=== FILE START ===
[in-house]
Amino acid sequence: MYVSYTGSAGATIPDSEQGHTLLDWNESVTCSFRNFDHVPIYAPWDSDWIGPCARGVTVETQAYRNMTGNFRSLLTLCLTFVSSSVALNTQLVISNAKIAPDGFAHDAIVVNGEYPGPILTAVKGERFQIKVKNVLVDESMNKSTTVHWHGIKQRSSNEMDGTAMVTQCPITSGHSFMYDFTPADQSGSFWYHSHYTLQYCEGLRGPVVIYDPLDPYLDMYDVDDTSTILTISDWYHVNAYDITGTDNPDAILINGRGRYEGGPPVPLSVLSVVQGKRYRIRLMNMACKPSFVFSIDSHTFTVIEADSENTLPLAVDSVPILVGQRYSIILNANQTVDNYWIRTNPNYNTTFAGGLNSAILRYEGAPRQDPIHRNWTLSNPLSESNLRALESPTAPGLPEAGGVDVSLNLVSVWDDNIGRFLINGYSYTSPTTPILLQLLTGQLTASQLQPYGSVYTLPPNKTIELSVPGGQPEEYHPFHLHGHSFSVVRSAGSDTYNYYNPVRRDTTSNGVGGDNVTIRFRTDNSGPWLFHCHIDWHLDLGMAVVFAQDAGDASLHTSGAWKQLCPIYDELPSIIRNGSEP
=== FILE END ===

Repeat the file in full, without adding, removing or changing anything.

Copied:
[in-house]
Amino acid sequence: MYVSYTGSAGATIPDSEQGHTLLDWNESVTCSFRNFDHVPIYAPWDSDWIGPCARGVTVETQAYRNMTGNFRSLLTLCLTFVSSSVALNTQLVISNAKIAPDGFAHDAIVVNGEYPGPILTAVKGERFQIKVKNVLVDESMNKSTTVHWHGIKQRSSNEMDGTAMVTQCPITSGHSFMYDFTPADQSGSFWYHSHYTLQYCEGLRGPVVIYDPLDPYLDMYDVDDTSTILTISDWYHVNAYDITGTDNPDAILINGRGRYEGGPPVPLSVLSVVQGKRYRIRLMNMACKPSFVFSIDSHTFTVIEADSENTLPLAVDSVPILVGQRYSIILNANQTVDNYWIRTNPNYNTTFAGGLNSAILRYEGAPRQDPIHRNWTLSNPLSESNLRALESPTAPGLPEAGGVDVSLNLVSVWDDNIGRFLINGYSYTSPTTPILLQLLTGQLTASQLQPYGSVYTLPPNKTIELSVPGGQPEEYHPFHLHGHSFSVVRSAGSDTYNYYNPVRRDTTSNGVGGDNVTIRFRTDNSGPWLFHCHIDWHLDLGMAVVFAQDAGDASLHTSGAWKQLCPIYDELPSIIRNGSEP